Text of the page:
Since the current president of Colombia has been portrayed as a “democratic,” “just” and “peaceful” person, especially compared with his paramilitary predecessor Alvaro Uribe, it is important to set the record straight.
First and foremost we should point out that Santos, a graduate of U.S. and British universities and a member of the Colombian oligarchy who took office in August, was Uribe’s loyal Minister of Defense from 2006 to 2009 and was thus responsible for heinous crimes. Among them, the infamous case of the “false positives.” These were civilians, many of them youth, assassinated by the Colombian armed forces, who were later called “guerrillas killed in combat.”
According to an article by Hernando Calvo Ospina, a Colombian journalist exiled in France, “When Santos arrived at the Ministry, in July 2006, there were 274 cases of ‘false positives.’ The following year, it climbed to the top: 505 murdered.” (Le Monde Diplomatique en español, March 2011)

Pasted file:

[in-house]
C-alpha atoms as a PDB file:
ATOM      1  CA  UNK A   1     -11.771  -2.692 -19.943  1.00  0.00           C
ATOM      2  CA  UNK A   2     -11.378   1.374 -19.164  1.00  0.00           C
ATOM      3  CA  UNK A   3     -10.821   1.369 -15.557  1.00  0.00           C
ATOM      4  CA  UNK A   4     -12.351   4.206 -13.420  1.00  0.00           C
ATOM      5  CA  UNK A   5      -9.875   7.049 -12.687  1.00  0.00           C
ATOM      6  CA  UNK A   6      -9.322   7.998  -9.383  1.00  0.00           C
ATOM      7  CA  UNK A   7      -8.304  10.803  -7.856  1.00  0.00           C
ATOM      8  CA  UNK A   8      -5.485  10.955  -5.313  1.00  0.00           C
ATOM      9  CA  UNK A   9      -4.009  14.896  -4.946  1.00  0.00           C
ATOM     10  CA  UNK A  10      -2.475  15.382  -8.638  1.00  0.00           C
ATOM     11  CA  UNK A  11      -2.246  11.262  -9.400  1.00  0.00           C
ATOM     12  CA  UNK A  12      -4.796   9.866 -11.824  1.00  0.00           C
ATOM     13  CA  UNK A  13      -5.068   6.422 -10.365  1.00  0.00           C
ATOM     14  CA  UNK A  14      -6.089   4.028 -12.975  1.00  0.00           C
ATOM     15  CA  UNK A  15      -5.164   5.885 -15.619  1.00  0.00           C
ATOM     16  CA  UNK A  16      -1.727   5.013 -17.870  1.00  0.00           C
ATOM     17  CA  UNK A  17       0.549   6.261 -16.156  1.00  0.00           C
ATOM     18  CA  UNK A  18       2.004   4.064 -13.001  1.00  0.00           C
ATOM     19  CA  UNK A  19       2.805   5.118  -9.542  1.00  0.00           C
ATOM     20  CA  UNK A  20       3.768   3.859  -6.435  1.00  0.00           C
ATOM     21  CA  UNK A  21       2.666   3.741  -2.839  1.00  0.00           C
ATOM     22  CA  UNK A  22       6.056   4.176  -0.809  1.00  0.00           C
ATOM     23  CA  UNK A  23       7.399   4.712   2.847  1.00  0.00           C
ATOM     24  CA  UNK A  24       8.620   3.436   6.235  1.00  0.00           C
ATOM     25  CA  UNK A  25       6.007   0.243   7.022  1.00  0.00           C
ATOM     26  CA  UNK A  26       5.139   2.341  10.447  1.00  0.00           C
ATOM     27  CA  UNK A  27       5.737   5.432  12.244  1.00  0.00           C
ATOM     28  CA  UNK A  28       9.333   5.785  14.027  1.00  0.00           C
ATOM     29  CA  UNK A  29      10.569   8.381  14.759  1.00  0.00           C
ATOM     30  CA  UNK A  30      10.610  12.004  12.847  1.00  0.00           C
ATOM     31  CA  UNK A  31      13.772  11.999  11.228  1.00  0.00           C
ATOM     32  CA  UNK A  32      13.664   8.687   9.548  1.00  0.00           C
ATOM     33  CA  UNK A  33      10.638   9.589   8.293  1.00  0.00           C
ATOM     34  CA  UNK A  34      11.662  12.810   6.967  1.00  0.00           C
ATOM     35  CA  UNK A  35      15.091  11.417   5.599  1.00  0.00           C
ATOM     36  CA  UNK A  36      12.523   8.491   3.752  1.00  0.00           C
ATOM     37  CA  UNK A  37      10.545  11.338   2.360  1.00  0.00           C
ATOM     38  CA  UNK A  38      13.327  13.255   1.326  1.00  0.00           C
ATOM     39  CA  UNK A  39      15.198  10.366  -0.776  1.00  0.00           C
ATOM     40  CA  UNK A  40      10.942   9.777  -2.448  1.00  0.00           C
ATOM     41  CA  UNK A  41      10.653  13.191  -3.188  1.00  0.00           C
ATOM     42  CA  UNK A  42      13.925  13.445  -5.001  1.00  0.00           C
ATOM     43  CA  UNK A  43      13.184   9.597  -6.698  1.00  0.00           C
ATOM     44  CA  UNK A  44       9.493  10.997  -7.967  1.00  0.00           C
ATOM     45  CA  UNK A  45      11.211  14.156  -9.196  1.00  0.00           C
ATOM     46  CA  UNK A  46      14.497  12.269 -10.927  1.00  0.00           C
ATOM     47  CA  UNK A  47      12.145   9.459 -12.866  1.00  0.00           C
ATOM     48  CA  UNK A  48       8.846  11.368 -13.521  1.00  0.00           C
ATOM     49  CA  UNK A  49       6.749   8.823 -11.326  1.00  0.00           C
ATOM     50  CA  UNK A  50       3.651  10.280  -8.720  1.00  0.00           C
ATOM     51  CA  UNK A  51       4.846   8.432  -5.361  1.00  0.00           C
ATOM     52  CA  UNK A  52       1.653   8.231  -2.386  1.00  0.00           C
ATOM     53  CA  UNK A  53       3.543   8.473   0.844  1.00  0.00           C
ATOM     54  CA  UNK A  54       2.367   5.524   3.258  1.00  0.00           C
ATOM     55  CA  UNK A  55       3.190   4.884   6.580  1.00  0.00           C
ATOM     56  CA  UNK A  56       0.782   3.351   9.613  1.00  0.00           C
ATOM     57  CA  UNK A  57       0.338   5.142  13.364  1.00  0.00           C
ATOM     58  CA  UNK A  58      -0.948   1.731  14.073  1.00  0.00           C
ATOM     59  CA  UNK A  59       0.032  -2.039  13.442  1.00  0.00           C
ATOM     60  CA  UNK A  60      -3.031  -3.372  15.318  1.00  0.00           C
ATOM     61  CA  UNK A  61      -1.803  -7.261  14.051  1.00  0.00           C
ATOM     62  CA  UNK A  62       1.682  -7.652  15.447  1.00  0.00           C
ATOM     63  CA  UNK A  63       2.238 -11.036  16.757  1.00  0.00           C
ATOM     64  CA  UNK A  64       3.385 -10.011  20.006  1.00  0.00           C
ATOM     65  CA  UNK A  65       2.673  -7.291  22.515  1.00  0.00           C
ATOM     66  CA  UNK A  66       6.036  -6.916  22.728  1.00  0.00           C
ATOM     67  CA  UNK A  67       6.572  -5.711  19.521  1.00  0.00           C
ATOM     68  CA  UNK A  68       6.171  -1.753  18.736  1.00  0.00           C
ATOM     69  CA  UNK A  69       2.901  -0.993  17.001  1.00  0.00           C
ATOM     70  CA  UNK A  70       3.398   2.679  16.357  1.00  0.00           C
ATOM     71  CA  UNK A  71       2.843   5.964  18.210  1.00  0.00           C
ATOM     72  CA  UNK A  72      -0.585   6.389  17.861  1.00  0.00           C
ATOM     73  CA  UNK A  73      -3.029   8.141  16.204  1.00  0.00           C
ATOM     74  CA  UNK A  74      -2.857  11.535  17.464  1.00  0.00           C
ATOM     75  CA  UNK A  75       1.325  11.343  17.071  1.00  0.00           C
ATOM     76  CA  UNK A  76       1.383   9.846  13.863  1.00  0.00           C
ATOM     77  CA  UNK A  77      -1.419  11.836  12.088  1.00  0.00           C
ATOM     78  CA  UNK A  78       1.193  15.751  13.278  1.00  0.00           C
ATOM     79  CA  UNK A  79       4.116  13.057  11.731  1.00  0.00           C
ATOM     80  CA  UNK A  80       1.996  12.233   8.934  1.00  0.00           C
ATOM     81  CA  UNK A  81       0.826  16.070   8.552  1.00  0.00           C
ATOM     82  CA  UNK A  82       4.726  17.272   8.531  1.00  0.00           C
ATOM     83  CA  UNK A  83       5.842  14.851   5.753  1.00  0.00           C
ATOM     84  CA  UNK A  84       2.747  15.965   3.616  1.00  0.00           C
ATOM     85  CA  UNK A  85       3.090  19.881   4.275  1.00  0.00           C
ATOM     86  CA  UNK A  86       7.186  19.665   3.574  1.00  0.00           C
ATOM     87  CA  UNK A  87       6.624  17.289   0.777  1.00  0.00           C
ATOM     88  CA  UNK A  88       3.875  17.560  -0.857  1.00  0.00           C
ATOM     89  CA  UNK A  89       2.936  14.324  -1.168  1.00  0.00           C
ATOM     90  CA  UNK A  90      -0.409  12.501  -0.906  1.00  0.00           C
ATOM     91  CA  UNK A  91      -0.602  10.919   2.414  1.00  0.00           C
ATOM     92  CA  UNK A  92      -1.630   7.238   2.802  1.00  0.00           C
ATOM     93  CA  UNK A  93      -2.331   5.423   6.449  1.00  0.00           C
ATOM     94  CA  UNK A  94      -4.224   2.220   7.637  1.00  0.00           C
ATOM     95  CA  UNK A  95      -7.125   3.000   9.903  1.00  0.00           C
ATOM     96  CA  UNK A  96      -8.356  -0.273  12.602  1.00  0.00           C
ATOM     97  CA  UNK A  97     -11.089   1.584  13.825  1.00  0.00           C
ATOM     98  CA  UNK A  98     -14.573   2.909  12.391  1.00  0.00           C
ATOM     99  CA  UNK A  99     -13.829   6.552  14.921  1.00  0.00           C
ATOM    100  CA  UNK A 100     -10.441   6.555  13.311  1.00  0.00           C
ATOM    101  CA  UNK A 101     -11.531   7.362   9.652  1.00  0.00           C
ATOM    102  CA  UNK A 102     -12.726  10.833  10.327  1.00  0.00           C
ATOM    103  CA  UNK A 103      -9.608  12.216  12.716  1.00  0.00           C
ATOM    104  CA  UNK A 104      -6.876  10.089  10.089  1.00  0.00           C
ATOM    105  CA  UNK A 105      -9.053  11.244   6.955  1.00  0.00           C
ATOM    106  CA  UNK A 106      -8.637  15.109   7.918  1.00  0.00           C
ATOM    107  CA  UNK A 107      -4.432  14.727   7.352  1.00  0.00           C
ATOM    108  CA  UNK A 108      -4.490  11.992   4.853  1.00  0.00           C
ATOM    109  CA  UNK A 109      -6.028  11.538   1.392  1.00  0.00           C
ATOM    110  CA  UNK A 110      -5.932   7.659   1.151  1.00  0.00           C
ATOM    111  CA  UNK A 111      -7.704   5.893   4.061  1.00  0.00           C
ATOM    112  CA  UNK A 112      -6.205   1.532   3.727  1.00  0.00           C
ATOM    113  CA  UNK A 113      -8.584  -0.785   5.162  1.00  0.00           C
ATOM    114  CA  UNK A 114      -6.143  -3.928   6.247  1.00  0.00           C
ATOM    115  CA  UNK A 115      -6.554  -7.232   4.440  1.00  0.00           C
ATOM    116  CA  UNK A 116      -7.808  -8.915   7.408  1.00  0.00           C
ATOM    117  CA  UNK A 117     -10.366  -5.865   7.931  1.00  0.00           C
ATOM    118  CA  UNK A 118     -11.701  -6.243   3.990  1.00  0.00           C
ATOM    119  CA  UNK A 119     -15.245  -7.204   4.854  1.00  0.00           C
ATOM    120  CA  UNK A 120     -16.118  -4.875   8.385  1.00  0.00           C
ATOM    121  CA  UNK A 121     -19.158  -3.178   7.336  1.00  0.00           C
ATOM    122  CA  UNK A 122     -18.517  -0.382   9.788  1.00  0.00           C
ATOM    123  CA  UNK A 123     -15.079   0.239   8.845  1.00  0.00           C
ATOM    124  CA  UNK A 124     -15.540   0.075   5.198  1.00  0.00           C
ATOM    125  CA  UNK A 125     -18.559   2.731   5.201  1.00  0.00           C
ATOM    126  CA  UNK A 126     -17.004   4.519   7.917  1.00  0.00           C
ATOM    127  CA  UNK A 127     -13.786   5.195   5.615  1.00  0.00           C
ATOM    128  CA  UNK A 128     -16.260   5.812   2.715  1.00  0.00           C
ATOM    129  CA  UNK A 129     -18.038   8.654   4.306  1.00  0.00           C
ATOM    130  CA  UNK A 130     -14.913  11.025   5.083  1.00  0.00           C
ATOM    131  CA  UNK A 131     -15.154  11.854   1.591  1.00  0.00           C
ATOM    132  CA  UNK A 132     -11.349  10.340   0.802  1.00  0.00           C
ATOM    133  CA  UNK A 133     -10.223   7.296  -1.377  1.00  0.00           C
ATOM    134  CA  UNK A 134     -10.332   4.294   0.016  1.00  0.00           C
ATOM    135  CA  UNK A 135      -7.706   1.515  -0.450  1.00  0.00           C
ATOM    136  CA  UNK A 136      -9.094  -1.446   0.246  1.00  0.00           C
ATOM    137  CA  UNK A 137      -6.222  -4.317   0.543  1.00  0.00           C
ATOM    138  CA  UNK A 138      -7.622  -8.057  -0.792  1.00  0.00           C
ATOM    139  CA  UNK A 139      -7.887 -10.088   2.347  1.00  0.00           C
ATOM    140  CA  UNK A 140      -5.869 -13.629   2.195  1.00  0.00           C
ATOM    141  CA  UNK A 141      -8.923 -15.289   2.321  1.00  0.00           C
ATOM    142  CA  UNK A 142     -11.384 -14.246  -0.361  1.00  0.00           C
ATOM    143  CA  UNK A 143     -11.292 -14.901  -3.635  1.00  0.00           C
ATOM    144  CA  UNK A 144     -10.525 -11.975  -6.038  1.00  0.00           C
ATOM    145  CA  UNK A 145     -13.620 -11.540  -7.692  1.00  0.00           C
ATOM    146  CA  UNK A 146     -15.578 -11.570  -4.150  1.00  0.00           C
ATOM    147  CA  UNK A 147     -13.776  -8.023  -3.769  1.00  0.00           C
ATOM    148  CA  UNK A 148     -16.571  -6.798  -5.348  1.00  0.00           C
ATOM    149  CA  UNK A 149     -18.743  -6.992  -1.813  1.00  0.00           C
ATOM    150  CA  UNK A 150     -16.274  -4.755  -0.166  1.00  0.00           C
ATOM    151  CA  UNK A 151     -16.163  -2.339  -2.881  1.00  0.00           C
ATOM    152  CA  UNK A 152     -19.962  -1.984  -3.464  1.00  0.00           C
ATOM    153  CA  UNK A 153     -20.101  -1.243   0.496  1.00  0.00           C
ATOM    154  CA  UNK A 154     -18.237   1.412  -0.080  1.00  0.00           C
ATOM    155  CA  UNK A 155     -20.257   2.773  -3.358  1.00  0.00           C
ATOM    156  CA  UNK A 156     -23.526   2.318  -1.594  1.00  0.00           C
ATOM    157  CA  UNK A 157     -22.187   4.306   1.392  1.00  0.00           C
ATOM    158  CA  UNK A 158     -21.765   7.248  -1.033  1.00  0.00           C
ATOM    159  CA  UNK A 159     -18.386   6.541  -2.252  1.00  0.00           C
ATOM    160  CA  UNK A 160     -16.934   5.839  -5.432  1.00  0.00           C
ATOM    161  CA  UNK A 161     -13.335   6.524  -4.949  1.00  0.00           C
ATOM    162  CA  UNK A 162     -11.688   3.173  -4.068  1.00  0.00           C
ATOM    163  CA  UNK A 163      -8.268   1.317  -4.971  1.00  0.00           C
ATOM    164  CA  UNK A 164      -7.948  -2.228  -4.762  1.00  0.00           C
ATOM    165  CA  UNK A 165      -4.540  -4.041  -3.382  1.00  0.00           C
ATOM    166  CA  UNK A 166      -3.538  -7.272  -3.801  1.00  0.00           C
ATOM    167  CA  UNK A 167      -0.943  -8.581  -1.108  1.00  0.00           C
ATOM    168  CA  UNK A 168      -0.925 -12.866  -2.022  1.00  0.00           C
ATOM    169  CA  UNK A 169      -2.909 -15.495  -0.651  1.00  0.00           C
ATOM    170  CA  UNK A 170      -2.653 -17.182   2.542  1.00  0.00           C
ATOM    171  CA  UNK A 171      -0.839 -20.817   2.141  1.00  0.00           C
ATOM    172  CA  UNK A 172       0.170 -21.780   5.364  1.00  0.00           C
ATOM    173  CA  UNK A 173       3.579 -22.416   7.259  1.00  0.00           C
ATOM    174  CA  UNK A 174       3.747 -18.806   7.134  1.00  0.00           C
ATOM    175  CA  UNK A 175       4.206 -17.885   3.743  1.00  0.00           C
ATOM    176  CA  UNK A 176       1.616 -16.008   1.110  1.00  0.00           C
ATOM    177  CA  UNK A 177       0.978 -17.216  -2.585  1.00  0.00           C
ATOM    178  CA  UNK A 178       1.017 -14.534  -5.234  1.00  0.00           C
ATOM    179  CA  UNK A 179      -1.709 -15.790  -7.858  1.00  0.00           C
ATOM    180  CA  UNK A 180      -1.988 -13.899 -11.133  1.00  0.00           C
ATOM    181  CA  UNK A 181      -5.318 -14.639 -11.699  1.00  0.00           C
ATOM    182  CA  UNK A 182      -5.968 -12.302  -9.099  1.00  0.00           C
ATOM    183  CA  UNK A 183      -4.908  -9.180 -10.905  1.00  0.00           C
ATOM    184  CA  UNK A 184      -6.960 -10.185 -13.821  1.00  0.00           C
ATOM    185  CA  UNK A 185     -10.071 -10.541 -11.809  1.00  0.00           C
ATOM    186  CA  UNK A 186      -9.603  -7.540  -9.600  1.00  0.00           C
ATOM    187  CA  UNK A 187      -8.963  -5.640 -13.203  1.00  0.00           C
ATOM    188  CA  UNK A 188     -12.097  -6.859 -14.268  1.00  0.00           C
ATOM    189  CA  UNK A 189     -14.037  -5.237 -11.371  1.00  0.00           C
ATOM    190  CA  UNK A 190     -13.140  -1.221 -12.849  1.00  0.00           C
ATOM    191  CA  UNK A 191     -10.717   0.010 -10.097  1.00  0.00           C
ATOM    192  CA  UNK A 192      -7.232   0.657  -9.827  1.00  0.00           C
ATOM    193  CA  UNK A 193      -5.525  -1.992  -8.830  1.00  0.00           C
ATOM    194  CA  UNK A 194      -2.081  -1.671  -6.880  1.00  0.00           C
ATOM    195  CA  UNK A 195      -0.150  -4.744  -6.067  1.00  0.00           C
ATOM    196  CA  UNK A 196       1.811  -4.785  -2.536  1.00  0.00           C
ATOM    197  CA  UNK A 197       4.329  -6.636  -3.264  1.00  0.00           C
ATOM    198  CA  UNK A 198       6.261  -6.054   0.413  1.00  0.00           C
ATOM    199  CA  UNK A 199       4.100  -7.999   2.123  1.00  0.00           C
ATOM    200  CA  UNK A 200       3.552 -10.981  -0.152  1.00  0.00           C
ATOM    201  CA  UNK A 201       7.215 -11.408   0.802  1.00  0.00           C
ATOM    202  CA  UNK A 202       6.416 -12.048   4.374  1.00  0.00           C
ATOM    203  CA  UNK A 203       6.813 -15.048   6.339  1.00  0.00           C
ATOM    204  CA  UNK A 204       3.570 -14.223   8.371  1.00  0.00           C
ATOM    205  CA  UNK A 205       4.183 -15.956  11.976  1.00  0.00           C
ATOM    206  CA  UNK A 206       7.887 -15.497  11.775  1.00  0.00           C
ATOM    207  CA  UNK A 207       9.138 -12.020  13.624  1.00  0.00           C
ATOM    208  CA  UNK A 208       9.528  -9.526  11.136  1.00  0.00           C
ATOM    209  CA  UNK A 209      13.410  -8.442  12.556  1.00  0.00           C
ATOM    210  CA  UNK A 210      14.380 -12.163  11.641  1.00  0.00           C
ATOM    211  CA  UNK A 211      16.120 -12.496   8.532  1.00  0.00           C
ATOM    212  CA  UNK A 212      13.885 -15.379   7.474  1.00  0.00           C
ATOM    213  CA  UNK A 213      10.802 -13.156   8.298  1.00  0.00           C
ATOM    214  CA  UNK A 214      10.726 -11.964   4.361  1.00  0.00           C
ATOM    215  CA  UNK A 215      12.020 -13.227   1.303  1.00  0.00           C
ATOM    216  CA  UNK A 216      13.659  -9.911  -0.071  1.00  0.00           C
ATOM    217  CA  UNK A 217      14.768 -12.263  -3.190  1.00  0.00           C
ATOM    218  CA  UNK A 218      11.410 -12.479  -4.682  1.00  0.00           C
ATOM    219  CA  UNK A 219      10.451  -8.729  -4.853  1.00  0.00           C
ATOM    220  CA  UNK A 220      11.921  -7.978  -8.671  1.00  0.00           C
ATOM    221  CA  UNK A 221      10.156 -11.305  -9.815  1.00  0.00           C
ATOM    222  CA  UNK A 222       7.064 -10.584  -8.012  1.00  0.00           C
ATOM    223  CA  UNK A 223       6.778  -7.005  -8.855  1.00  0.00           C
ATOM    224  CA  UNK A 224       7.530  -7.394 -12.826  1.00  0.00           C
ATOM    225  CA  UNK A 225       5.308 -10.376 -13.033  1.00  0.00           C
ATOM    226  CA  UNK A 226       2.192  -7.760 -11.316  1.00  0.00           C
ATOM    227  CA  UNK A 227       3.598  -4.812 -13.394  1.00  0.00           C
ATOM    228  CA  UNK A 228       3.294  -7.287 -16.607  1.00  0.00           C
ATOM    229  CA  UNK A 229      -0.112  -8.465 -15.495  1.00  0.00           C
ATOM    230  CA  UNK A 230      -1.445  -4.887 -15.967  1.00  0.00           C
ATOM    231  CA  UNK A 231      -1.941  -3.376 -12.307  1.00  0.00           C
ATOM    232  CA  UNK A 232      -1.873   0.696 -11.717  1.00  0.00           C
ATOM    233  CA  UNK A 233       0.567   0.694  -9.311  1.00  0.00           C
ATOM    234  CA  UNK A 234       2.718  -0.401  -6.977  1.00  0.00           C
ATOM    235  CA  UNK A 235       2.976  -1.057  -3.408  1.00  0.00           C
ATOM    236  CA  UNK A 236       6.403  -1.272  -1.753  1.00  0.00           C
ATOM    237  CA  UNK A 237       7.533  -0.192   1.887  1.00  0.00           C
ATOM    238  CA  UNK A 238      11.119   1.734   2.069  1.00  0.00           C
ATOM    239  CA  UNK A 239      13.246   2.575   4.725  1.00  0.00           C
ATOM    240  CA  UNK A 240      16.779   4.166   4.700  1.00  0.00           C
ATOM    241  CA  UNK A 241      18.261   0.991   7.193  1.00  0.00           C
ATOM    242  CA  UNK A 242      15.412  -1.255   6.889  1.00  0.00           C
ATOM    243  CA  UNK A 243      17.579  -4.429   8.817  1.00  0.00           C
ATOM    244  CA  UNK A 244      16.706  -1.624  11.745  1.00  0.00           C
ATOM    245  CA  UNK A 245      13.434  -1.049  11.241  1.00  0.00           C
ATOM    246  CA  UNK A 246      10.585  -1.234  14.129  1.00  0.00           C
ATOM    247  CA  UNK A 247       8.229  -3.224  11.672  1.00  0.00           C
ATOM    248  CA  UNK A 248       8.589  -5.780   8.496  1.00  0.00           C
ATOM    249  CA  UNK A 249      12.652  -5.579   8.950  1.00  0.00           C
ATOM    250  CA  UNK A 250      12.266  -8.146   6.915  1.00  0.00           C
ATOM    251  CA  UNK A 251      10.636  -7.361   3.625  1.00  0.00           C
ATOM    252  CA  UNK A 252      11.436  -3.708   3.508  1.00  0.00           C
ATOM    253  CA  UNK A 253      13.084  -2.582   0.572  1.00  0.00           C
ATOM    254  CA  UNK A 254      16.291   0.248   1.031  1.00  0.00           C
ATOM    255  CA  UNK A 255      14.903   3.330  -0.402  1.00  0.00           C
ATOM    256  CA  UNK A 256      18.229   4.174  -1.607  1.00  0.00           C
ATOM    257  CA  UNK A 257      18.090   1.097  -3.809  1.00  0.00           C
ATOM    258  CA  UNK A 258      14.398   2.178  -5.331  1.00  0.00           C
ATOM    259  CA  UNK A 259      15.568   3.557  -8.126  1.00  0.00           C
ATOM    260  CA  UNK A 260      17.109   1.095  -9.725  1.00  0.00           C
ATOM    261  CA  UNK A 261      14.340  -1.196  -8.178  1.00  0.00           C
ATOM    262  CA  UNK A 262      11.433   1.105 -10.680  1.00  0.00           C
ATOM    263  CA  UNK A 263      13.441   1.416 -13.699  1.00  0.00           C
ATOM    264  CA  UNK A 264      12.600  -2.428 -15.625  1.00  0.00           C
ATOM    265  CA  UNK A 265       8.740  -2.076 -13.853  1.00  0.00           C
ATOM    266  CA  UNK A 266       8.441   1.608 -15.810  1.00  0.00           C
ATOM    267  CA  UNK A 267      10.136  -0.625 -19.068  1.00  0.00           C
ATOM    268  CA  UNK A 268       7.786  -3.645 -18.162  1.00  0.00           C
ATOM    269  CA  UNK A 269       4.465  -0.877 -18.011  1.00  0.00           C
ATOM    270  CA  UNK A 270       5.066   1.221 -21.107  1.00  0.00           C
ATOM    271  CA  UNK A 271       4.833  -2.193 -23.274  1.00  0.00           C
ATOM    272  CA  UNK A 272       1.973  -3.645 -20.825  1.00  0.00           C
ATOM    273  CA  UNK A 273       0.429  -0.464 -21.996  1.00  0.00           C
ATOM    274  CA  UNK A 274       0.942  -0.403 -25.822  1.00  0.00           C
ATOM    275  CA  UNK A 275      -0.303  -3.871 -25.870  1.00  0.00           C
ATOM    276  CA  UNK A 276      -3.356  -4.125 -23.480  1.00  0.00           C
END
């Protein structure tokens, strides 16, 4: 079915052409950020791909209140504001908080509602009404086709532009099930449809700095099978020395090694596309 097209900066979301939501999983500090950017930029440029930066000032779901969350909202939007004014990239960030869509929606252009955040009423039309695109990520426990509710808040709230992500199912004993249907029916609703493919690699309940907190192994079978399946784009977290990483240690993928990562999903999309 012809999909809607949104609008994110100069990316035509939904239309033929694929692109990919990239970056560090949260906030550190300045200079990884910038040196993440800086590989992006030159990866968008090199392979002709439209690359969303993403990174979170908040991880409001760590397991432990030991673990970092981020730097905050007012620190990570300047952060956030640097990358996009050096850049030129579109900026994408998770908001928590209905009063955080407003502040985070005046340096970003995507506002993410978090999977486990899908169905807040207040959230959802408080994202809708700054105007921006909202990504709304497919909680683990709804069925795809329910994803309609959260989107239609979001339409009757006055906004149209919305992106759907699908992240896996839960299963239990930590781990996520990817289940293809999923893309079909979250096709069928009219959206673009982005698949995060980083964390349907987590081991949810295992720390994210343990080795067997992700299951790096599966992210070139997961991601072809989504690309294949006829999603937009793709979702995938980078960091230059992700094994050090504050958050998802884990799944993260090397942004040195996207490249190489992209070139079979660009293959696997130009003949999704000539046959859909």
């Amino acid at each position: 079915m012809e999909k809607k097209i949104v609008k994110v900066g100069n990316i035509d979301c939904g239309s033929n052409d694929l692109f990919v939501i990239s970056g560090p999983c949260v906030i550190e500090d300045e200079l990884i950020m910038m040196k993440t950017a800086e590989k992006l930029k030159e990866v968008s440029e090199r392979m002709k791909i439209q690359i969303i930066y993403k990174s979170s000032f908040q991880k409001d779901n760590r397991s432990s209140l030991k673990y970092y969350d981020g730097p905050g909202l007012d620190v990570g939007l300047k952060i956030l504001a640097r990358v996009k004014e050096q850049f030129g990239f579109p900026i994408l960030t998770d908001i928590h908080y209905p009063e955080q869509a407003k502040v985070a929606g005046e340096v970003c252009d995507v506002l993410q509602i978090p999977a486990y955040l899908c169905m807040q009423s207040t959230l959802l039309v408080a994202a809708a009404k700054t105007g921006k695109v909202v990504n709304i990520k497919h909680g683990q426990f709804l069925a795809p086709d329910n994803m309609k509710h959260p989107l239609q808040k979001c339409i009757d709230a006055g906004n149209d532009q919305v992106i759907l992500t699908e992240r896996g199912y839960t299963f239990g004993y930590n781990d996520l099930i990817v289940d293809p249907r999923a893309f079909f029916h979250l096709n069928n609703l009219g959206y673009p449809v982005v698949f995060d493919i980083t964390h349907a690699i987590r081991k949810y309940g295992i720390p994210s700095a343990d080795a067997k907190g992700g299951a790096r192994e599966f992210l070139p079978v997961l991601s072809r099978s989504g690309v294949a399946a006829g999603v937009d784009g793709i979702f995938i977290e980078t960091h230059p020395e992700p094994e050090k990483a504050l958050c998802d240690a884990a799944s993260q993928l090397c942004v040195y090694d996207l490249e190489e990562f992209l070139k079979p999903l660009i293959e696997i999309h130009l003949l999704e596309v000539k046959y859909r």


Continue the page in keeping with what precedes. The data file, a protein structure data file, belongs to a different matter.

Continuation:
Santos was also responsible for the bombing of the FARC encampment on the border of Ecuador that killed Commander Raul Reyes and 24 other people, including four Mexican and one Ecuadorian student.
During his presidency, Santos continues the close relationship with Washington, particularly in military matters. He has committed Colombian military counterinsurgent units to the U.S. war against Afghanistan and has sent the Colombian military to train armies in other U.S.-allied countries in Latin America.
In Colombia Santos continues Uribe’s criminal policies, only under a different name. Uribe called the violent anti-insurgency military campaign responsible for thousands of murders of unionists, peasants, Indigenous people, journalists and other social activists “Democratic Security.” Santos renamed it “Democratic Prosperity.”
Now Santos says the murderous paramilitaries no longer exist and what’s left is just a “criminal gang” they call BACRIM.
Why the U.S./Colombia FTA now?